Many people find that after their first flight with a pilot, the addiction takes hold. It’s so incredibly fun, that people become avid enthusiasts – right off the bat!
The next step usually comes in the form of wanting to learn how to fly solo. And along with this, comes the need for courses and intensive training to become acquainted with – and proficient at – several paragliding flying techniques. For more information on our line-up of courses for beginners to advanced pilots, click here.
Many top pilots from around the world have excellent ground handling technique. This is because they practice this skillset over and over to ensure that it is 100% accurate. This improves your reactions and your understanding of the wings. Usually practicing these techniques involves finding an empty space, such as a field or beach, where you spend hours just kiting and perfecting forward and reverse launch techniques. Ground handling is how many people learn to experiment, play and more importantly, how to recover your wing from almost any kind of situation. Knowing what to pull and when is critical for any pilot, from novice to expert.
The very first thing any pilot does, in regards to a launch, is assess the weather conditions. This is a critical part of launch techniques as it will determine how – or even if – you decide to take off. The next thing is ensuring that all equipment and safety checks are conducted. It’s considered good form to lay out your glider and do line checks before getting to prime launch location, as you don’t want to clog up the launch area while other pilots wait. No matter which technique you choose for launching, you’ll need to keep the wing straight and level on the pull up.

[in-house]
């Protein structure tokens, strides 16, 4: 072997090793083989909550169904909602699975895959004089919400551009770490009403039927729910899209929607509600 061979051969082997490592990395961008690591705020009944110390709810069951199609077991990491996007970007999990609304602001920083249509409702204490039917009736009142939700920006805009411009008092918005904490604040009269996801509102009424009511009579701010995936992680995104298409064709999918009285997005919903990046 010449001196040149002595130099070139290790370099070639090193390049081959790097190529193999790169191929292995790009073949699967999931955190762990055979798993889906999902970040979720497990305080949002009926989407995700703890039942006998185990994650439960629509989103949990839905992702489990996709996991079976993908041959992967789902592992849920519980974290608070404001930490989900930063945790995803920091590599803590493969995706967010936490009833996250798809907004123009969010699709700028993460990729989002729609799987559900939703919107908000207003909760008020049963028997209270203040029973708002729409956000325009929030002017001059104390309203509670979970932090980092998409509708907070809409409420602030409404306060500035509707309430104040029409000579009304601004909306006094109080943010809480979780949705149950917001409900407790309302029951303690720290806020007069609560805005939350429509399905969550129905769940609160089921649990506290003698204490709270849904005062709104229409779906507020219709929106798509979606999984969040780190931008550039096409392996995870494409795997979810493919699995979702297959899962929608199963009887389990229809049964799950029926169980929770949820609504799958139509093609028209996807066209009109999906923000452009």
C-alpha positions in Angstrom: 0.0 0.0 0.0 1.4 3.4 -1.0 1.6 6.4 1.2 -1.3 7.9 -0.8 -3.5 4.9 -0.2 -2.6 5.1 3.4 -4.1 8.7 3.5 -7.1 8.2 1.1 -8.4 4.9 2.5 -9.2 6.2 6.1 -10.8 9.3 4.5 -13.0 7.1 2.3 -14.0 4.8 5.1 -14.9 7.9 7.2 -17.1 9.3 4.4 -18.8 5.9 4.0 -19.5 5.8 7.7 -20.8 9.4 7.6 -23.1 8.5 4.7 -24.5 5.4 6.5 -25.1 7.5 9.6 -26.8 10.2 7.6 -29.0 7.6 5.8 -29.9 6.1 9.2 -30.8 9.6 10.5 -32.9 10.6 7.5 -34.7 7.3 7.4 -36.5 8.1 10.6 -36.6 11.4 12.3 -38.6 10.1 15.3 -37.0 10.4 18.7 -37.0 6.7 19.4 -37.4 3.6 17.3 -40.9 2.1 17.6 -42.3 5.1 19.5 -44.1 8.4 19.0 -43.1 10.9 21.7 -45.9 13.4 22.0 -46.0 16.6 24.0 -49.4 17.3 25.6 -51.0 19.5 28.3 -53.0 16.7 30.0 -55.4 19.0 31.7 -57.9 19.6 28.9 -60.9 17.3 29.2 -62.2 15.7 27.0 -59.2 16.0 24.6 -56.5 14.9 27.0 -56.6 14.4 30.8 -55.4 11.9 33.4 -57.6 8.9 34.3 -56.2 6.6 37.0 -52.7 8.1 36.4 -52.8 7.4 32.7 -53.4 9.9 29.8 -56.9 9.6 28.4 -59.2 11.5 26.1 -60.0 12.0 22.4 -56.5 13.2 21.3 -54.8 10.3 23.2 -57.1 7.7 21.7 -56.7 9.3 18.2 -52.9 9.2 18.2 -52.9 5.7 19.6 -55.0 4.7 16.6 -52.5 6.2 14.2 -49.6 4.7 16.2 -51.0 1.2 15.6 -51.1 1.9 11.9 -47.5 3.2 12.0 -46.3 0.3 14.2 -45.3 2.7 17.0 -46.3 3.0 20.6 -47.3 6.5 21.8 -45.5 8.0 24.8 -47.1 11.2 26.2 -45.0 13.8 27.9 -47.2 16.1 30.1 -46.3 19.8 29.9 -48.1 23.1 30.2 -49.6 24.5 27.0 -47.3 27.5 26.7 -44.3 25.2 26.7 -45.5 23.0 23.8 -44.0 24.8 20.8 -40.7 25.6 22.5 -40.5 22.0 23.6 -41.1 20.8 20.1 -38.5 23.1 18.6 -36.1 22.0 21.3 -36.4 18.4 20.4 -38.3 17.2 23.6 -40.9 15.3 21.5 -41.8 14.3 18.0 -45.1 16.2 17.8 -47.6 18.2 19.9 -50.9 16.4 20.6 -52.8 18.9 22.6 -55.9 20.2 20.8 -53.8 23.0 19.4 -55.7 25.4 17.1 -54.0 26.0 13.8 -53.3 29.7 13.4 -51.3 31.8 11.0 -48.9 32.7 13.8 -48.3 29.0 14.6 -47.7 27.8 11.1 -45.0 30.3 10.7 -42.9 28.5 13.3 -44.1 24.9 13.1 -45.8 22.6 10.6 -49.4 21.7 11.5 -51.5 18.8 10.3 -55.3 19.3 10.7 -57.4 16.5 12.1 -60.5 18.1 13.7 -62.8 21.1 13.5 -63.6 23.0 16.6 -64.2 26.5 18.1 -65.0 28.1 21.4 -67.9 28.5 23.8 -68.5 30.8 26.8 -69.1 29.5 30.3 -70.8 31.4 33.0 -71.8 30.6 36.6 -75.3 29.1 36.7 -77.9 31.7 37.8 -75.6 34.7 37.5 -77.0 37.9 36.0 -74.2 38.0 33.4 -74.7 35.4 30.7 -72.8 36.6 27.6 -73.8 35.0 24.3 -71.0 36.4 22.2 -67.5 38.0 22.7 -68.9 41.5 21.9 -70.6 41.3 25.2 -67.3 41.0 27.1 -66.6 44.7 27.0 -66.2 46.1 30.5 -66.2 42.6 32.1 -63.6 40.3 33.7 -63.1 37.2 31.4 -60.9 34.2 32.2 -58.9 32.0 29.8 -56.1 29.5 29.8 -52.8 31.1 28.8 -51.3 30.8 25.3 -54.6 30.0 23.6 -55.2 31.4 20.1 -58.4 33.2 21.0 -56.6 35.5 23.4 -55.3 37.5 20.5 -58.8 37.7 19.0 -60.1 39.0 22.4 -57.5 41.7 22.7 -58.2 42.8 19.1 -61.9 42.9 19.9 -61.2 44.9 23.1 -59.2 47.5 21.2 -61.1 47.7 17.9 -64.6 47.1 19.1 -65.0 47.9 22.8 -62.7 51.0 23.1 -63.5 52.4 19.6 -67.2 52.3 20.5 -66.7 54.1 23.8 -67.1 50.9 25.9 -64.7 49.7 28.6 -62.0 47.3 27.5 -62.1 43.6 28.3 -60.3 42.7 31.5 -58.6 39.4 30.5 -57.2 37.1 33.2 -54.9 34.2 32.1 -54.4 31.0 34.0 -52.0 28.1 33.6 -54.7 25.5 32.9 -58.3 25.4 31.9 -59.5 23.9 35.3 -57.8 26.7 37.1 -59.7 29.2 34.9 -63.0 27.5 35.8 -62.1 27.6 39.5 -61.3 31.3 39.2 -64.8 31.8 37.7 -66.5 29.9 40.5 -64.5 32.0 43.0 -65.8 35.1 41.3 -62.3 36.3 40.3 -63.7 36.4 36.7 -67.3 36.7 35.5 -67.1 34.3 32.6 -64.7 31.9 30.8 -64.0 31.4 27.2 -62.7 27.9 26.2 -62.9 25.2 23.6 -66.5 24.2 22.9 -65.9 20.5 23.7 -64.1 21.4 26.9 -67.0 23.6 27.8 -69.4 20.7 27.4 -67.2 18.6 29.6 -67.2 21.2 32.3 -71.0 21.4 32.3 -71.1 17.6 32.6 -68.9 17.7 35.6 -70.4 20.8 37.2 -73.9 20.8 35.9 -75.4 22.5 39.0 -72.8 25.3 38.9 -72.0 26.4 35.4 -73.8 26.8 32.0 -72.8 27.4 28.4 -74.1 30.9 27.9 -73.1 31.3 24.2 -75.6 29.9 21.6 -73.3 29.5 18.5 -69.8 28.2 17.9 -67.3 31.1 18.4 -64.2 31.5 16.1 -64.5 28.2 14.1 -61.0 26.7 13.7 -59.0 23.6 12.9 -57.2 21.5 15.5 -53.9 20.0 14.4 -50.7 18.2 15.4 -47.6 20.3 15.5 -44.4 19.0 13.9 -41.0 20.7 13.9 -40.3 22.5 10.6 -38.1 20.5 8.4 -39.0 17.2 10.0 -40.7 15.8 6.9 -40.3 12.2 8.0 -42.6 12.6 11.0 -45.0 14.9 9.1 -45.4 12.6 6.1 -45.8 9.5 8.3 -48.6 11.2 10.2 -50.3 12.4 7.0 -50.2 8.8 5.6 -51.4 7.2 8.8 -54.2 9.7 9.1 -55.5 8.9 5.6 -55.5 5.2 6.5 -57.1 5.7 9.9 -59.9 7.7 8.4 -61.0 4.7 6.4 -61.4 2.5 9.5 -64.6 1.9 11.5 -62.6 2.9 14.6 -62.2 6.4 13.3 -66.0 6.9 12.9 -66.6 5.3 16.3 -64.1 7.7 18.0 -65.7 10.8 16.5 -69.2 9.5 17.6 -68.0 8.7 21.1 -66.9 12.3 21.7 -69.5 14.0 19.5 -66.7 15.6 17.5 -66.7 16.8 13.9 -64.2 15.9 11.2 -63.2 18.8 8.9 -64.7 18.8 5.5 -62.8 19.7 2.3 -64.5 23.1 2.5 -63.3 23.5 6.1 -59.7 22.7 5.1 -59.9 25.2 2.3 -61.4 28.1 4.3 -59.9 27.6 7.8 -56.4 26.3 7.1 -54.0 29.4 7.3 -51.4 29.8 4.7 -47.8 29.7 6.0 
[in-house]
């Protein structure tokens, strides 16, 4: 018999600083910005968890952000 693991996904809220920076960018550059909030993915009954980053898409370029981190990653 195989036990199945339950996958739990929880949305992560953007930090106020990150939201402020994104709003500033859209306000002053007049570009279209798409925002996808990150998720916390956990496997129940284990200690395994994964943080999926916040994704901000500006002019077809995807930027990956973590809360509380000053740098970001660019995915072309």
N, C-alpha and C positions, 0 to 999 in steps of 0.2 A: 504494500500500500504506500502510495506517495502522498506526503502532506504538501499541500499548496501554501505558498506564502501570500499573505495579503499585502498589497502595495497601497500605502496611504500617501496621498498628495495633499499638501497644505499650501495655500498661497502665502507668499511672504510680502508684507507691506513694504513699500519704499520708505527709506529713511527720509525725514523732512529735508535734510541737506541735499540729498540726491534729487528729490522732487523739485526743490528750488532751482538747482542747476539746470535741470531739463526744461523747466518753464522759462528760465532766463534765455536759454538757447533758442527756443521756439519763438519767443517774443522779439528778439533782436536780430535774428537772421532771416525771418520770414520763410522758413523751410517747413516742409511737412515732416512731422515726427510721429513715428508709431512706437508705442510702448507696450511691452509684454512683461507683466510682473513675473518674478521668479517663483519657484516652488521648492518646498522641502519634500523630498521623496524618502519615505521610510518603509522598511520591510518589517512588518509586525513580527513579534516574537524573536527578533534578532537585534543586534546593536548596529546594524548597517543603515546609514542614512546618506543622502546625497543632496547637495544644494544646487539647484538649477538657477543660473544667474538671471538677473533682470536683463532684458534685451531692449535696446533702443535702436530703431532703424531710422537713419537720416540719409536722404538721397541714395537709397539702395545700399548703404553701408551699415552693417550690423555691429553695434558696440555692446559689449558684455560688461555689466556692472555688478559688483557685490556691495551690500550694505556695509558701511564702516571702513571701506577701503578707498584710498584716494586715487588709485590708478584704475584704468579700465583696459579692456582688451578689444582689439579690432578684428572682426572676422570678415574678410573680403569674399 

“Landings are mandatory” as many instructors are known to say. It’s important to learn how to come back down to earth after an exhilarating flight. Being trained on precision landing is an art form, especially when the area is limited. It’s all about practice, doing that sled run over and over until you’ve got the perfect spot landing down.
Paragliders are remarkable flying machines and are one of the only that can glide with half of the wing folded in. They can fly straight and level with slight input from the pilot in this type of situation. Of course it can be reopened fast and safely. We can even collapse both outer parts of the wing and reduce the flying area to increase stability! By reducing the area of wing you are increasing the wing loading, thus increasing stability. We call this technique “Big Ears”. Generally you will switch between launch techniques depending on the terrain and weather conditions.
Many pilots end up making paragliding their entire lifestyle, including competitive flying and travelling vast distances in pursuit of the perfect flying site. There are a number of gliders that are made specifically for precision and durability, and the ability to perform flying techniques to increase endurance and speed during a competition. This requires advanced training and certification, as well as hundreds of hours in the sky. It’s a way of life that consists of chasing the wind and noticing small things – like birds soaring on thermals. You’re guaranteed to see the world completely differently!
Contact us for more information on paragliding flying techniques and training. We’re always eager to show new people what it’s like soaring the skies.